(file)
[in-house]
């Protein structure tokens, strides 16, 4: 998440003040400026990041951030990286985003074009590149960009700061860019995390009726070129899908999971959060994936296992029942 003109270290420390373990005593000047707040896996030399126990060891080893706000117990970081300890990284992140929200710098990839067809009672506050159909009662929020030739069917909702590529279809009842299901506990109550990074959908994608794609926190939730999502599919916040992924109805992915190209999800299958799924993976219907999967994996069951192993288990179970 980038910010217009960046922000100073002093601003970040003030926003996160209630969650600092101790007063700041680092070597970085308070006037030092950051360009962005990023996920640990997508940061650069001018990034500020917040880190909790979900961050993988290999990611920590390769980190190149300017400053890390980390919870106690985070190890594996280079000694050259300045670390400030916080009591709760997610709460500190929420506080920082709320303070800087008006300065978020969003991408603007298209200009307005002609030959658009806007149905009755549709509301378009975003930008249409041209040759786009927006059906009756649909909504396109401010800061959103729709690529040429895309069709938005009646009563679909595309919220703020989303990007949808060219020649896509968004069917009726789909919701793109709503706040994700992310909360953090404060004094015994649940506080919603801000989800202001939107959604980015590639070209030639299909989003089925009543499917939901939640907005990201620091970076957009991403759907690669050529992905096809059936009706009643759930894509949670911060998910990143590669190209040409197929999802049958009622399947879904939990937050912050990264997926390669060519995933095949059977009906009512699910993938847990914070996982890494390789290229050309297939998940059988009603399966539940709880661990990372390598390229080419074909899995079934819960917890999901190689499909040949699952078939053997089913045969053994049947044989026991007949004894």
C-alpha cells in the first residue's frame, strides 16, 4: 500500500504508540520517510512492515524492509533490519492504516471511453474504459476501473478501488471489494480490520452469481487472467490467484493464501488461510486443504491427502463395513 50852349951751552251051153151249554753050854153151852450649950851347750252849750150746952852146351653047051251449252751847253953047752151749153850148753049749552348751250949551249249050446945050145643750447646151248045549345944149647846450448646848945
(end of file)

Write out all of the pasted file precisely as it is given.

[in-house]
């Protein structure tokens, strides 16, 4: 998440003040400026990041951030990286985003074009590149960009700061860019995390009726070129899908999971959060994936296992029942 003109270290420390373990005593000047707040896996030399126990060891080893706000117990970081300890990284992140929200710098990839067809009672506050159909009662929020030739069917909702590529279809009842299901506990109550990074959908994608794609926190939730999502599919916040992924109805992915190209999800299958799924993976219907999967994996069951192993288990179970 980038910010217009960046922000100073002093601003970040003030926003996160209630969650600092101790007063700041680092070597970085308070006037030092950051360009962005990023996920640990997508940061650069001018990034500020917040880190909790979900961050993988290999990611920590390769980190190149300017400053890390980390919870106690985070190890594996280079000694050259300045670390400030916080009591709760997610709460500190929420506080920082709320303070800087008006300065978020969003991408603007298209200009307005002609030959658009806007149905009755549709509301378009975003930008249409041209040759786009927006059906009756649909909504396109401010800061959103729709690529040429895309069709938005009646009563679909595309919220703020989303990007949808060219020649896509968004069917009726789909919701793109709503706040994700992310909360953090404060004094015994649940506080919603801000989800202001939107959604980015590639070209030639299909989003089925009543499917939901939640907005990201620091970076957009991403759907690669050529992905096809059936009706009643759930894509949670911060998910990143590669190209040409197929999802049958009622399947879904939990937050912050990264997926390669060519995933095949059977009906009512699910993938847990914070996982890494390789290229050309297939998940059988009603399966539940709880661990990372390598390229080419074909899995079934819960917890999901190689499909040949699952078939053997089913045969053994049947044989026991007949004894």
C-alpha cells in the first residue's frame, strides 16, 4: 500500500504508540520517510512492515524492509533490519492504516471511453474504459476501473478501488471489494480490520452469481487472467490467484493464501488461510486443504491427502463395513 50852349951751552251051153151249554753050854153151852450649950851347750252849750150746952852146351653047051251449252751847253953047752151749153850148753049749552348751250949551249249050446945050145643750447646151248045549345944149647846450448646848945